2 2 112 2 2 3 4 1 214 2 2

2 2 3 4 4 8 8 9 10 10

* These specimens cured 3 days wet and 25 days dry before testing.

wont improve workability but will reduce strength and increase shrinkage. In some cases, such as for slipformed median barriers, use of a more cohesive concrete with a lower slump may actually be beneficial. Edges of the in-place concrete are less likely to crumble and fall away, and the barrier itself wont subside as much before setting occurs. One researcher (5) suggests that polypropylene fibers might act as dampers or energy absorbers during the concrete compaction process. He recommends periodic density checks on the compacted concrete to detect poor compaction that might cause increases in porosity and poor performance. Data from three studies (2, 3, 4) show that the fibers had little or no effect on unit weight of the concrete. Howe ve r, unit weight wasnt measured on the in-place concrete.


Data reported here are generally for concretes containing the manufacturers recommended fiber dosage amounts, either 1.5 or 1.6 pounds of fiber per cubic yard of concrete. This represents a volume concentration of approximately 0.1 percent.

Drying shrinkage
There have been conflicting reports concerning the effect of polypropylene fibers on shrinkage that occurs after concrete has hardened. A pilot study reported in 1982 (7) indicated that polypropylene fibers reduced shrinkage of plain concrete specimens by about 75 percent. Howe ve r, more recent test results dont agree with these findings. One researcher (2) concluded that the total shrinkage for concrete containing polypropylene fibers is approximately equal to shrinkage of concrete without the fibers. Another researcher (4) found that fiber concrete shrinks less than plain concrete but that the difference in shrinkage is small. Shrinkage of 3000 psi concrete with fibers was 6.8 percent less than that of plain concrete, and shrinkage of 4500 psi concrete with fibers was 4.9 percent less than that of plain concrete. Different mix pro p o rt i o n s, specimen sizes, drying conditions and testing procedures were used by the researchers in the studies mentioned above. And conclusions were based upon testing of a limited number of specimens. A soon-to-be-published study (8), based on a larger number of tests, concludes that polypropylene fibers reduce plastic and drying shrinkage when added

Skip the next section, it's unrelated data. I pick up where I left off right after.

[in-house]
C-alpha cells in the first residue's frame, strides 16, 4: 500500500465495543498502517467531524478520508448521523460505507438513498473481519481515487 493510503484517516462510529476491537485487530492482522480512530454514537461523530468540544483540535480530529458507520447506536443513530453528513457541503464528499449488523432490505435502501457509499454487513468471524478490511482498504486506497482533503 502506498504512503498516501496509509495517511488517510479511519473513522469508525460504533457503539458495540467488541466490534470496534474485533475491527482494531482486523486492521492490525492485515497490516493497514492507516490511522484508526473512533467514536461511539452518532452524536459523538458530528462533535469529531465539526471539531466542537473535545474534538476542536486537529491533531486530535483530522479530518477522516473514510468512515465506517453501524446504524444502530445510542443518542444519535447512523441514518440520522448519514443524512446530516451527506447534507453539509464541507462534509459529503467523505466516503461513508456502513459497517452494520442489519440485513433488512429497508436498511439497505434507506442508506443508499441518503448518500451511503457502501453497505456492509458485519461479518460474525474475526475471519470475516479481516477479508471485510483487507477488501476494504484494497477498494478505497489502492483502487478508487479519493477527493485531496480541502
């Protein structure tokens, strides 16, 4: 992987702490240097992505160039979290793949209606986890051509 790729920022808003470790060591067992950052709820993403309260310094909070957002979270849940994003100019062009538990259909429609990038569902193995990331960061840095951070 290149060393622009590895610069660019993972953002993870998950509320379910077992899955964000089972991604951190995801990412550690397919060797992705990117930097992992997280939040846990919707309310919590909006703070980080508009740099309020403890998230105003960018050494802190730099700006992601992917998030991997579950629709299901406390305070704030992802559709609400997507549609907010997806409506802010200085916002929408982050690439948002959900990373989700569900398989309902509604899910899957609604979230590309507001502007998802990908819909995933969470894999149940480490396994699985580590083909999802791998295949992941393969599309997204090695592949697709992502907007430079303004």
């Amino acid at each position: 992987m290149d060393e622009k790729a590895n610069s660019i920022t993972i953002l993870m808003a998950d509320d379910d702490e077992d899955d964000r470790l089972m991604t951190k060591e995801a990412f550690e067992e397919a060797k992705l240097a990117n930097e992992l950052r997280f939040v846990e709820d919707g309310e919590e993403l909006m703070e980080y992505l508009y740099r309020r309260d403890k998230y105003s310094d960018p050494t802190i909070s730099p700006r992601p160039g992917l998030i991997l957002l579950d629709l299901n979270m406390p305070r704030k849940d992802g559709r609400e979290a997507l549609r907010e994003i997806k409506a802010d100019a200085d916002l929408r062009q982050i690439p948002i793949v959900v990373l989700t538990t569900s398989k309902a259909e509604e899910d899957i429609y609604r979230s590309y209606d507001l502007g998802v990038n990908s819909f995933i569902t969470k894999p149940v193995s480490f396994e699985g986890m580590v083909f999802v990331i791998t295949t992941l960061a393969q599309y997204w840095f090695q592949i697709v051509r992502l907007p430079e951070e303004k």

Plain Concrete Strength 680 680 530 815 865 865 570 750 730* Fiber-reinf. Concrete Strength 700 725 555 800 870 890 665 755 760* Fiber Length (inches) 2 2 2 2 3 4 1 214 2 2 Reference (see end of article) 2 2 4 4 8 8 9 10 10

* These specimens cured 3 days wet and 25 days dry before testing.

at the manufacturers recommended dosage rates. Concretes containing fibers consistently exhibited less shrinkage than plain concrete. But no conclusions were made regarding actual percentage differences found as a function of the amount or type of fiber used. The researcher stated that because of scatter in individual test data, shrinkage testing requires a large number of test specimens in order to interpret trends.

of Engineers method CRD-C 52) was modified by using a 20-pound load instead of a 10-pound load and an abrasion time of 6 minutes instead of 2 minutes. Polypropylene fibers significantly increased flexural fatigue resistance of plain concrete in one study (2). Specimens were subjected to repetitive loads at about 60 percent of the modulus of rupture. Concrete with fibers withstood over twice as many cycles as plain concrete.

Compressive, flexural and tensile strength

Co m p re s s i ve strength comparisons between plain concrete and concrete with fibers were made in seve ra l recent studies (2, 3, 4, 8, 9, 10). Results are summari ze d in Table 2. Some researchers have concluded that there are no significant compressive strength differences between mixes with and without polypropylene fibers. Others have found a modest increase in compressive strength when fibers are added. Results of tests made on beams tested in flexure are summarized in Table 3. These tests (2, 4, 8, 9, 10) show either no effect of fibers on flexural strength or a small increase in modulus of rupture. Direct and indirect tensile testing of concrete has indicated little improvement in tensile strength when fibers are added (2, 4). It should again be noted that most of the results in Tables 2 and 3 are based upon a limited number of tests.